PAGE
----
Posted on June 22, 2018 -
PART ONE: Nutristart Facebook Post from April (If you have already read this, skip to part two.)
A recent study (getting a lot of media attention) concluded that “supplementation with marine-derived omega-3 fatty acids for a mean of 4.4 years had no significant association with reductions in fatal or nonfatal coronary heart disease or any major vascular events.”
This is not the first such study to come to that conclusion, although other studies have found just the opposite. For example this one (also recent), concluded that “a higher Omega-3 Index was associated with reduced risk of both cardiovascular disease (39%) and all-cause mortality (34%).”
Nonetheless, my feeling has always been that taking fish oil capsules does not provide the same value as eating fish does. The idea that fish oil prevents heart disease originated with population studies, done on cultures that eat a lot of fish. But once science got hold of that idea, being reductionists, they tried to narrow down just what exactly in the fish was preventing heart disease. They concluded it was the omega 3 fatty acids that protected the heart; particularly the DHA and EPA (even though there are other omega 3 components as well).
A good example of this is demonstrated by looking at the fatty acid profile of unprocessed fish oil. Most fish oils are molecularly distilled in order to concentrate the omega 3’s, and to remove any toxins or impurities. But during this process many other fatty acids are also removed.
For example, unprocessed salmon oil (just pressed, and tested for contaminants) contains low amounts of DHA and EPA, but also contains other omega 3 fatty acids, as well as omega 5, 6, 7, 8, and 9. One obvious point is that we now know that omega 7 can work to clean the arteries, yet does not remain in processed omega 3 products.
Krill oil is another example of an unprocessed marine oil, one which is technically low in DHA/EPA, but which has a lot of clinical studies proving its effectiveness in supporting cardiovascular health. http://nutristart.com/nutrikrill/
Add to this the fact that people eating fish are not eating (for example) steak at that meal. Whereas, the Western consumer may have a poor quality (feedlot, industrial) animal protein at a meal, and pop a few fish oil caps, expecting that the outcome will be heart-protective.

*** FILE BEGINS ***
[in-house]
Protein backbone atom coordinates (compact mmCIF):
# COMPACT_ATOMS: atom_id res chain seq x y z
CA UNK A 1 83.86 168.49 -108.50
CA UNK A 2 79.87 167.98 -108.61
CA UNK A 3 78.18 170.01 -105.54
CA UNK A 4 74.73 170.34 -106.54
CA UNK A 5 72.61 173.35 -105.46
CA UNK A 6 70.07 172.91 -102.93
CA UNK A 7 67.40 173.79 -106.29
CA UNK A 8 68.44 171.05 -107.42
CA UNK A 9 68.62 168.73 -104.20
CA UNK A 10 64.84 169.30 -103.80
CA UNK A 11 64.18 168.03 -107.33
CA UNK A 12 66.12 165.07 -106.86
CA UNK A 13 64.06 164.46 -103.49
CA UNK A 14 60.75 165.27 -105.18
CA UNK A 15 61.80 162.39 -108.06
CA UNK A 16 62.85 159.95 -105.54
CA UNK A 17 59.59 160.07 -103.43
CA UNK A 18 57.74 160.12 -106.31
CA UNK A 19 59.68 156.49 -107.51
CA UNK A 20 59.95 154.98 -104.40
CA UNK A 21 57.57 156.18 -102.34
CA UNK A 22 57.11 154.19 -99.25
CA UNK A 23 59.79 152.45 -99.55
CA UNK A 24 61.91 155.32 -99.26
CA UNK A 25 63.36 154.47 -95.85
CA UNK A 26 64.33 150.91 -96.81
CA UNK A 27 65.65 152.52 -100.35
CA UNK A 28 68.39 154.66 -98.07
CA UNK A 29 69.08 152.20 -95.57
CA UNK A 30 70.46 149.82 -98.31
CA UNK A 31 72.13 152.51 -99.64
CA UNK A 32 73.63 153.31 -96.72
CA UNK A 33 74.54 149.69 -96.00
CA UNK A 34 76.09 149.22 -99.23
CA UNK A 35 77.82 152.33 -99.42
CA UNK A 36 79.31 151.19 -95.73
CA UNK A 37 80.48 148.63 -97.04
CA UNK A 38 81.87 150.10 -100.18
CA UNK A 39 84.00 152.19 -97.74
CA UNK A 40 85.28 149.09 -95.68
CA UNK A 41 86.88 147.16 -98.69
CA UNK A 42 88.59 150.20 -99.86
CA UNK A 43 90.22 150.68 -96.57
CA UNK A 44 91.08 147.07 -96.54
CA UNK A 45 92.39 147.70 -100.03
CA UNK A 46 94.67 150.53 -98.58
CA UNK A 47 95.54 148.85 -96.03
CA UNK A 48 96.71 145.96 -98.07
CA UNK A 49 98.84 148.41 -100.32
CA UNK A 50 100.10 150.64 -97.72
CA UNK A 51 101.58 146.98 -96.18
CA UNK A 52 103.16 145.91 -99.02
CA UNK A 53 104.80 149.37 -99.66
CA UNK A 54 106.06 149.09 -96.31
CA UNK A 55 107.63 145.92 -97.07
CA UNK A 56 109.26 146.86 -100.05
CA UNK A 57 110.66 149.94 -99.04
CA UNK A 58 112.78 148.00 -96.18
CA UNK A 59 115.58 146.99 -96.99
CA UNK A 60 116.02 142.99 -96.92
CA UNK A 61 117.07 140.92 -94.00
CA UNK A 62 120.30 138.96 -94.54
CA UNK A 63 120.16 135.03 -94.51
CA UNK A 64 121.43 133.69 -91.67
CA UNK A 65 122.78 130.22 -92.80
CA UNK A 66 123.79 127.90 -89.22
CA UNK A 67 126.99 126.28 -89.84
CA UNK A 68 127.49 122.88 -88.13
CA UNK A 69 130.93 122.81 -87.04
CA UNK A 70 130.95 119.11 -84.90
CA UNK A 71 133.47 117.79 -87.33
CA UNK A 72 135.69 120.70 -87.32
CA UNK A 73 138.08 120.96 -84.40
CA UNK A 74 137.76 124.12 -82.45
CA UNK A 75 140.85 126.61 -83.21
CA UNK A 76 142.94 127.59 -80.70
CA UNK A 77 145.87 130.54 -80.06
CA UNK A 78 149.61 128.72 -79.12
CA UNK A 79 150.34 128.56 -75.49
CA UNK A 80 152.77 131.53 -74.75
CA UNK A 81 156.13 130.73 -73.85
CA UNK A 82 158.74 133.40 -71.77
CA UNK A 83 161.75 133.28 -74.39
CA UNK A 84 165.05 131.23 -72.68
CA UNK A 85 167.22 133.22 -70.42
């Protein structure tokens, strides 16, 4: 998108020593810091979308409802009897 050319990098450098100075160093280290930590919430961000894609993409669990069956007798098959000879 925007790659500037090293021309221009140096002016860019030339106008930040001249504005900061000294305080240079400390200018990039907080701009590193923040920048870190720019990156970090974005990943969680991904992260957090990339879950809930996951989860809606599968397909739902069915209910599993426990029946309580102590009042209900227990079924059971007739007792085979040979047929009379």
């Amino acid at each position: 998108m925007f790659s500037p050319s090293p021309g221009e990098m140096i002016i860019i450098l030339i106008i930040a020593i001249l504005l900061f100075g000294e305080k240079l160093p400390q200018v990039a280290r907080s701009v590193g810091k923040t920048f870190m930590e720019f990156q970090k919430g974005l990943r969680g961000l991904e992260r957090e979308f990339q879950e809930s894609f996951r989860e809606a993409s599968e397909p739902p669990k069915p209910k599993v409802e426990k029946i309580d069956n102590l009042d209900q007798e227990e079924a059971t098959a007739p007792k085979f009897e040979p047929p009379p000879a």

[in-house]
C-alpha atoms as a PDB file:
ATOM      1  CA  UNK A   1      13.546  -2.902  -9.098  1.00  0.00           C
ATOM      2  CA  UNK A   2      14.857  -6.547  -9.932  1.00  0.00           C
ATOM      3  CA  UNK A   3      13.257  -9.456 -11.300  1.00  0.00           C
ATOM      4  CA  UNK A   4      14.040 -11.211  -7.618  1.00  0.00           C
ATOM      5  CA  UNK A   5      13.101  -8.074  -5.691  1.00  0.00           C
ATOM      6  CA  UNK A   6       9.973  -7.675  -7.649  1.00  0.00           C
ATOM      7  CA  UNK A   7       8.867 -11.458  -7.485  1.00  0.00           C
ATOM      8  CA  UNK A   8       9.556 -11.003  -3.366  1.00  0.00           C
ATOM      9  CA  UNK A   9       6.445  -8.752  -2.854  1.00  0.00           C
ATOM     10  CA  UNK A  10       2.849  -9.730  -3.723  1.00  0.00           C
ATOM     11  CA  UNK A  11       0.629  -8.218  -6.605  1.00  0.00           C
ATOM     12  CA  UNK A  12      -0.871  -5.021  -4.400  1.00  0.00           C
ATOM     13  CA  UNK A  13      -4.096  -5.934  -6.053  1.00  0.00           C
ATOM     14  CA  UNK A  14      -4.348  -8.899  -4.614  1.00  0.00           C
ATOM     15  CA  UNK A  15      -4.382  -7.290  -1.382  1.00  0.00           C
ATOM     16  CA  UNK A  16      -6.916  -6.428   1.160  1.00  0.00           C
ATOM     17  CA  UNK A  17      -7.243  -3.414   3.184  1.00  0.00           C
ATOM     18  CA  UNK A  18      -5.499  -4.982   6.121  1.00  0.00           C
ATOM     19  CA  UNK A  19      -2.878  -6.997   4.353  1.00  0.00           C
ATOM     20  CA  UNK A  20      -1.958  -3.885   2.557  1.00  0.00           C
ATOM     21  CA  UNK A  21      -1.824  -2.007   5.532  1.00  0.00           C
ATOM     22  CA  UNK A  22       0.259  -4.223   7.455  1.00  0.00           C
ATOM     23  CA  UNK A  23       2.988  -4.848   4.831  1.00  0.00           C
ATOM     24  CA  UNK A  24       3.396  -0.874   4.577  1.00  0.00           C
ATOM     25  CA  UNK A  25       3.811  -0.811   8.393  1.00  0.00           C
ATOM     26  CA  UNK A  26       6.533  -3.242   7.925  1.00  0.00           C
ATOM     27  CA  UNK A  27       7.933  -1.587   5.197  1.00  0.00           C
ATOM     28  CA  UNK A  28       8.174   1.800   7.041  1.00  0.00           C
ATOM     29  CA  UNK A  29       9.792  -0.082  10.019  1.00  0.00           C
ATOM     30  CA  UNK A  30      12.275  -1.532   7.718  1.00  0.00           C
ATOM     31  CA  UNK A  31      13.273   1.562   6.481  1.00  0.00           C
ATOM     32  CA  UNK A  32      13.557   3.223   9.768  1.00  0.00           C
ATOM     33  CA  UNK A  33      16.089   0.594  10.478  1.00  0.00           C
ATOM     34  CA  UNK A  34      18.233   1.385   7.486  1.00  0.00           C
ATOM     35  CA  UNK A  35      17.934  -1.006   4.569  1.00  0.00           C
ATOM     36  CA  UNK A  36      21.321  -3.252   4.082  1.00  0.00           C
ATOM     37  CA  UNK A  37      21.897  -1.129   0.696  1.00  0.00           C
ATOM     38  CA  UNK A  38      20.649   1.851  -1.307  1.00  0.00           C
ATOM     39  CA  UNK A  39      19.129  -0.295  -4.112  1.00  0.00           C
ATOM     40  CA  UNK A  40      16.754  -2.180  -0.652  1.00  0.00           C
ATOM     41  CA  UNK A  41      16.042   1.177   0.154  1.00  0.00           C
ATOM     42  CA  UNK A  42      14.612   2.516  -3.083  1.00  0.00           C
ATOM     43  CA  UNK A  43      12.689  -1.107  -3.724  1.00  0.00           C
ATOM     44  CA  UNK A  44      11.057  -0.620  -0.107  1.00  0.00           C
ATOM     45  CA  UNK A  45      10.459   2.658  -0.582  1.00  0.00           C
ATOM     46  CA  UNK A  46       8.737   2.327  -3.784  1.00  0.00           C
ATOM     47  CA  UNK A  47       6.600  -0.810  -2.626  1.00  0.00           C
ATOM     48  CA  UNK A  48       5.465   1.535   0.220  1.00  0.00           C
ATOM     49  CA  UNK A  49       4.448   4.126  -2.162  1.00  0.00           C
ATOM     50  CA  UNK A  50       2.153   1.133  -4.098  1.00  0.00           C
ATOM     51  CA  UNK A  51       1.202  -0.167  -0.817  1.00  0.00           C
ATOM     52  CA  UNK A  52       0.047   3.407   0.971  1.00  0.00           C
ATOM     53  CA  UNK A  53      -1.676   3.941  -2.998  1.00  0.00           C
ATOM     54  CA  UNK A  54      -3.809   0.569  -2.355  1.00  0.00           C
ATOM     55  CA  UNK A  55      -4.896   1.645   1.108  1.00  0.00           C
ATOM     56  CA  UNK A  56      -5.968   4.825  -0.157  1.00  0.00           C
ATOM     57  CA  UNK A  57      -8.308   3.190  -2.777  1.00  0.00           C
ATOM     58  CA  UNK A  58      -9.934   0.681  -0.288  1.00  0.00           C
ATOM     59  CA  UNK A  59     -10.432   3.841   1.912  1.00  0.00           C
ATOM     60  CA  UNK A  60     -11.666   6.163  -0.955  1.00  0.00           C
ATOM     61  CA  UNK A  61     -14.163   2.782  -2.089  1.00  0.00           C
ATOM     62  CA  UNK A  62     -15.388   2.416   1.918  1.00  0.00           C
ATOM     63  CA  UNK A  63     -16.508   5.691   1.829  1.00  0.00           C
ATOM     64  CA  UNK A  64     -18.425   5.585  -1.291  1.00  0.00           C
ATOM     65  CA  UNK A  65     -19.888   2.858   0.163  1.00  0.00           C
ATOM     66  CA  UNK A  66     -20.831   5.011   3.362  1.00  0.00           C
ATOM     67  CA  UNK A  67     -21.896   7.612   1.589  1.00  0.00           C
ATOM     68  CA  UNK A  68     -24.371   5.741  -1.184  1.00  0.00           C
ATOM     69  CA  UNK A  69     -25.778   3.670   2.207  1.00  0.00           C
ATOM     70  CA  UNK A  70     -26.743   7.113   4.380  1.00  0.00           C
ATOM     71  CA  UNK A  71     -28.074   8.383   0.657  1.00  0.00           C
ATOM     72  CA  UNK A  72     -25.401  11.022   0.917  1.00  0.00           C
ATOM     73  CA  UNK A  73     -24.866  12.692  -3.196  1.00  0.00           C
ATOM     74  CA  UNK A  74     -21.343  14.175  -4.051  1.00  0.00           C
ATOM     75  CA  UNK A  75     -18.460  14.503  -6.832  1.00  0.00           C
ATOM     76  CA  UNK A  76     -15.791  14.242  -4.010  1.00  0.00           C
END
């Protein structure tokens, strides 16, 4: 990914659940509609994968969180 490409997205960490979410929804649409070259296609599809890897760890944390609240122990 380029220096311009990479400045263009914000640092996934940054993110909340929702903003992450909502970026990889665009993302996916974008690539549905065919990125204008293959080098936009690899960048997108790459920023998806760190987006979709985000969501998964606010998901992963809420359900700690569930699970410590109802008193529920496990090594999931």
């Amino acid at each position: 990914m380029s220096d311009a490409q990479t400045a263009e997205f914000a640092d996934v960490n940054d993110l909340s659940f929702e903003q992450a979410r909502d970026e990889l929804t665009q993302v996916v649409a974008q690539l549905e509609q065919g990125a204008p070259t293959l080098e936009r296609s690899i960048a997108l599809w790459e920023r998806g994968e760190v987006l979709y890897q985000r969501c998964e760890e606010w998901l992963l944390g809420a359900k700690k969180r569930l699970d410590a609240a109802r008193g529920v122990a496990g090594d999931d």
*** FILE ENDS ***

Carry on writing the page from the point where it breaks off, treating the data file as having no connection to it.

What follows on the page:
All this just shows that you can’t substitute a pill or two for a dietary pattern, and expect the same results.
PART TWO: EATING FISH
When the Harvard Center for Risk Analysis reviewed the scientific literature to find out the relationship between fish consumption and stroke risk, they discovered that eating any fish at all lowered stroke risk by 12% compared to eating none. Furthermore, every additional serving of fish per week dropped the risk of stroke by another 2%.
Another Harvard study examined 12 years of data from over 40,000 men enrolled in The Health Professional Follow-up Study. This analysis revealed that men who ate fish 1 to 3 times monthly had a 43% lower risk of ischemic stroke than those men who ate fish less than once per month.
(However eating fish daily did not reduce risk any more.)
The same is true for women. The Nurses’ Health Study followed 79,839 women for 14 years. It found that compared to women who ate fish less than once per month those who ate fish five times a week reduced their ischemic stroke risk by 52 percent. Eating fish two to four times per week reduced risk by 27 percent, and eating it once a week lowered risk by 22 percent.
But choose your fish wisely. Yet another Harvard study found that eating tuna or other broiled or baked fish one to four times per week reduced ischemic stroke risk by 27 percent compared to eating it once a month. But people who ate fried fish or fish sandwiches (i.e. fast-food fish burgers) more than once a week had a 44 percent higher ischemic stroke compared to those who only ate those types of fish less than once per month.
OTHER WAYS TO REDUCE STROKE RISK